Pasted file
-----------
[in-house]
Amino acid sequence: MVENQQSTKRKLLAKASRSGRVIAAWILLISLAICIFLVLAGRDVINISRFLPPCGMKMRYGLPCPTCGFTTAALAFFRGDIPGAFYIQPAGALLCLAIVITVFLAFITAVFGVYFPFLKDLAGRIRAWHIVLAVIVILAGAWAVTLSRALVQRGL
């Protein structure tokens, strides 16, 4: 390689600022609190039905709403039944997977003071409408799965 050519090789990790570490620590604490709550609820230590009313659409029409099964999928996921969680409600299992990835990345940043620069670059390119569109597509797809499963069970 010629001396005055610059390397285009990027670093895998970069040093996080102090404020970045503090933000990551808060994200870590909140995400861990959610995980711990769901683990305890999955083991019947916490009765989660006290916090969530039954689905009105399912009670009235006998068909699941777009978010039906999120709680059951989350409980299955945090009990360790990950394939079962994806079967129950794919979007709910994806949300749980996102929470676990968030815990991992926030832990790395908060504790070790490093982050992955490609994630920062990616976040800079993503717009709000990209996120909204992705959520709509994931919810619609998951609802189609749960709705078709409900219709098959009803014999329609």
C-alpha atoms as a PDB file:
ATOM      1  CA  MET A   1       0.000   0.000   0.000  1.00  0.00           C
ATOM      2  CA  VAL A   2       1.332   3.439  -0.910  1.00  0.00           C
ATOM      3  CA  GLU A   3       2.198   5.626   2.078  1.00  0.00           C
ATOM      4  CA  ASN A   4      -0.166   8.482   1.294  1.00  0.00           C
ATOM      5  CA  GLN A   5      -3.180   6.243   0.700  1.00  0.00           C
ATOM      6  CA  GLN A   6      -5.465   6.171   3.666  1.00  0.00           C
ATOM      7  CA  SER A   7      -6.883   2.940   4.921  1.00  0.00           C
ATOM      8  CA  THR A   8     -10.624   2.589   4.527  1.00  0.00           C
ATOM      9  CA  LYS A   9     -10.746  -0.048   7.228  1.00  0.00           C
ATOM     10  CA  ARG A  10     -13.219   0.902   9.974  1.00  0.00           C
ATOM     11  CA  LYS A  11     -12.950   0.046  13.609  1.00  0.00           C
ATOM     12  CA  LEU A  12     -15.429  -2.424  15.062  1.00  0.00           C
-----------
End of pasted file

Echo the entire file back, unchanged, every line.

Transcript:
[in-house]
Amino acid sequence: MVENQQSTKRKLLAKASRSGRVIAAWILLISLAICIFLVLAGRDVINISRFLPPCGMKMRYGLPCPTCGFTTAALAFFRGDIPGAFYIQPAGALLCLAIVITVFLAFITAVFGVYFPFLKDLAGRIRAWHIVLAVIVILAGAWAVTLSRALVQRGL
């Protein structure tokens, strides 16, 4: 390689600022609190039905709403039944997977003071409408799965 050519090789990790570490620590604490709550609820230590009313659409029409099964999928996921969680409600299992990835990345940043620069670059390119569109597509797809499963069970 010629001396005055610059390397285009990027670093895998970069040093996080102090404020970045503090933000990551808060994200870590909140995400861990959610995980711990769901683990305890999955083991019947916490009765989660006290916090969530039954689905009105399912009670009235006998068909699941777009978010039906999120709680059951989350409980299955945090009990360790990950394939079962994806079967129950794919979007709910994806949300749980996102929470676990968030815990991992926030832990790395908060504790070790490093982050992955490609994630920062990616976040800079993503717009709000990209996120909204992705959520709509994931919810619609998951609802189609749960709705078709409900219709098959009803014999329609």
C-alpha atoms as a PDB file:
ATOM      1  CA  MET A   1       0.000   0.000   0.000  1.00  0.00           C
ATOM      2  CA  VAL A   2       1.332   3.439  -0.910  1.00  0.00           C
ATOM      3  CA  GLU A   3       2.198   5.626   2.078  1.00  0.00           C
ATOM      4  CA  ASN A   4      -0.166   8.482   1.294  1.00  0.00           C
ATOM      5  CA  GLN A   5      -3.180   6.243   0.700  1.00  0.00           C
ATOM      6  CA  GLN A   6      -5.465   6.171   3.666  1.00  0.00           C
ATOM      7  CA  SER A   7      -6.883   2.940   4.921  1.00  0.00           C
ATOM      8  CA  THR A   8     -10.624   2.589   4.527  1.00  0.00           C
ATOM      9  CA  LYS A   9     -10.746  -0.048   7.228  1.00  0.00           C
ATOM     10  CA  ARG A  10     -13.219   0.902   9.974  1.00  0.00           C
ATOM     11  CA  LYS A  11     -12.950   0.046  13.609  1.00  0.00           C
ATOM     12  CA  LEU A  12     -15.429  -2.424  15.062  1.00  0.00           C